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  • Writer's pictureTom Cavan


Last weekend on a bright sunny cool morning I went harvesting native wild leeks (some 2,000 sqft!) at the back of our wooded property as they flourish amonst a 10,000 sqft understorey of Vinca, Trilliums and Ostrich Ferns beneath Sugar Maples, Ironwood, Paper Birch, Alder, Dogwood and a few surviving Elm. The trilliums are mostly white but we do have some light pink to reddish burgndy volenteers. * Foot-note back in the early 1900's Ontario debated between Dandelion and Trillium as the two candidates for provincial Flower. In hind-sight they picked the jewel and that's a good thing! After all Triliums the diamonds of native plants to

(picture by Natalie Cavan) behold and are not edible and do not like to be picked (air travels down and desicates the root) furthermore, in short protected supply, so just walk on by please and thank you: where as Dandelions are edible, everywhere and free as the wind.


Look to the centre of the leek patches and see the larger leaves, those are the mature ones ready to pick/dig ( will have a basil white end about the size of a healthy green onion, sometimes larger and much larger flatter leaves, I use the entire plant-the little roots) leaving the secondary, subsidiary surrounding young ones time to spread and mature. Take only what is ready, take only what you need and besides its alot of work cleaning them (6-7 rinses for starters) its a labour of love: cooking 101. Backfill the holes firmly with the previous years leaves of the over-storey (no shortage) to patch the process and lend a helping hand to the future of the forest floor. If for some strange occurrence there are no leaves fill the hole with compost........another labour of love. Well sourcing actually....sounds like another blog!

I have been managing this patch for 7 years and its growing! No Fiddle Head Ferns yet, keeping a watchfull eye because they are really fast, with leeks you have more time to harvest which is good because they take time to clean as their habitat is wetland leaf mould, ie. black muck Maple forest. 6 rinses out on the lawn and...after one hour of play outside I retrieved this tender bounty.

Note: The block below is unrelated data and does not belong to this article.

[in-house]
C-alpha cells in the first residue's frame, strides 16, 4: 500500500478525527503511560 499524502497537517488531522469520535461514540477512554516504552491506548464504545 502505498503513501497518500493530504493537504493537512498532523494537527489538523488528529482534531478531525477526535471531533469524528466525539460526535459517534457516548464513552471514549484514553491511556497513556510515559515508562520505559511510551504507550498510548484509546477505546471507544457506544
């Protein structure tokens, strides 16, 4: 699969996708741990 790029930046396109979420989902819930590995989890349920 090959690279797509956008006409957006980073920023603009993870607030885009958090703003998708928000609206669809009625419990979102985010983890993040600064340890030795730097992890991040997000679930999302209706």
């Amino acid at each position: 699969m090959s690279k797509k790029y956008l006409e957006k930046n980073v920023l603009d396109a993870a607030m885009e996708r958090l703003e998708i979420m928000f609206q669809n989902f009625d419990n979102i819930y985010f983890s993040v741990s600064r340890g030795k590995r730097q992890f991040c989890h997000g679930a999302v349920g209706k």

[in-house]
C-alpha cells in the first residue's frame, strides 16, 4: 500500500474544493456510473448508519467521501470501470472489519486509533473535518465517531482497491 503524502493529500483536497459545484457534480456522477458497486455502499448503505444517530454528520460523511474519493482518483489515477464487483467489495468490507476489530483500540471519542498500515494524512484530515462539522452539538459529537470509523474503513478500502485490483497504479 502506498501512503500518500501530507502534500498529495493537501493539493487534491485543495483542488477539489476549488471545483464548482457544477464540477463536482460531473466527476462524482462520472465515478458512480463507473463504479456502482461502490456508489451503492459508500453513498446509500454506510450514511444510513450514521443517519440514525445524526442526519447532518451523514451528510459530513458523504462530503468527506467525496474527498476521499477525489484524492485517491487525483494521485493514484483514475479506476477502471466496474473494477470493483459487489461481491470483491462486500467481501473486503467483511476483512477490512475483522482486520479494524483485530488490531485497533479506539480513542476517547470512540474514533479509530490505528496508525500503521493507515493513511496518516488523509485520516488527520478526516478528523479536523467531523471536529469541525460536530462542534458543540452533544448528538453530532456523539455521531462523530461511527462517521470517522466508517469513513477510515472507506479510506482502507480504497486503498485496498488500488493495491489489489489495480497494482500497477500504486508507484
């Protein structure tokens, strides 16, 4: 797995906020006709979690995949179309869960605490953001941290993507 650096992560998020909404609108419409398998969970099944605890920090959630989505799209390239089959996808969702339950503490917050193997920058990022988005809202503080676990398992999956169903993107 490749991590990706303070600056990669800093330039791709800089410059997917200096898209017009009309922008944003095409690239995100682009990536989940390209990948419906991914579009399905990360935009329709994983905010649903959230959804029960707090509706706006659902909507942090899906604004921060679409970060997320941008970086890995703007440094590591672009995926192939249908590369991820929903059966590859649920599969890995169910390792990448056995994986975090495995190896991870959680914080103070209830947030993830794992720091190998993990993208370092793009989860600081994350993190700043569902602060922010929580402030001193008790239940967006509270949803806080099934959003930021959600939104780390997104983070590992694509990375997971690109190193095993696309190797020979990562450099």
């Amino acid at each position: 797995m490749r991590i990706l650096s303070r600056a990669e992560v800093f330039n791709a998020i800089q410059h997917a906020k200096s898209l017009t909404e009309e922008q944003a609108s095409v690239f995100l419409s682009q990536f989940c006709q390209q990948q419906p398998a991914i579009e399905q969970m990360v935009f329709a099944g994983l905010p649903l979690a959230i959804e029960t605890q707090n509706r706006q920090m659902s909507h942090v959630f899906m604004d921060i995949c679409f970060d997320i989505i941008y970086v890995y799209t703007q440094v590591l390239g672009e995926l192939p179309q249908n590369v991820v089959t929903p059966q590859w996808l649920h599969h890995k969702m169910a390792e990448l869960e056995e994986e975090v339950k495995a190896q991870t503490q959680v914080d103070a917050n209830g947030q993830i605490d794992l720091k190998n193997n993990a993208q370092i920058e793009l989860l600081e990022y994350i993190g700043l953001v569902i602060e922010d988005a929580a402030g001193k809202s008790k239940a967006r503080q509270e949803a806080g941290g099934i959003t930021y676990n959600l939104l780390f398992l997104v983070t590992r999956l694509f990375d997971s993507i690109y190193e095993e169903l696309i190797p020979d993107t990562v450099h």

I do the Jamie Oliver bashin in the blender this many leeks divided by three equal parts=three hits with the machine=this many 12 x 10oz bags with these approx. ratio's

One third of the bowl of leeks 3 cups about roughly copped

One cup of ground Parmesan

One cup of toasted whole Almonds/Pecans/Hazel nuts pending avail. and cost

A pinch of lemon zest call it 1 tsp

A glug of Maple Syrup call it a tbls takes the edge off and makes it truly Canadian!

A bash of salt call it1-2 tsb (and pepper to taste-add after if necessary as the olive oil has a peppery addition), and turn on covered blender then glug olive into the blender while running until you get the right consistancy like the store bought stuff which is ok but ....'

typically 5 oz for $ 5-6 pending quality so this translates into $ 160-170 worth of pesto, $ 60 for olive oil, nuts and parm so save (about half price is a bonus) but let me tell you store bought does not touch this stuff, its got a fresh garlic punch you cannot compare. Place in the freezer and pull when desired, thaws in 2 hrs. A favourite spring(and winter) pesto pasta is the always the 1st to hit the stove. However coat wild fish and bake for the next level of home cooking. We have pickled in the past (aewsome) but filling the freezer with pesto is the 1st job and pending the growth of the patch and work schedule you know being landscapers and all..........

Proof is in the pudding! Not sure who to thank for that quote? Thomas Jefferson, Julia Childs, Martha Stuart, the Cooking Channel, Charlie Brown?

Certainly not Jamie Oliver

I had left-overs scrapping the blender etc. so coated this piece of wild Cod (premeditated) and baked 15 min @ 375 degrees.......say-no-more......except lock the back door!

Make the best of these times of physical distancing and turbulent weather. Star date 05-11-2020

You may wonder why I have decided to blog about food the second week of May 2020 well........its May 11th and........look outside!!

Note the wheelbarrow caught in the storm, looks like I won't be grilling this week.

Looks like we won't be eating out on the deck this week, and our common Lilac has white flowers this spring, lavender to follow......... phenology: the science of natural reoccurrence.....sounds like another blog!!

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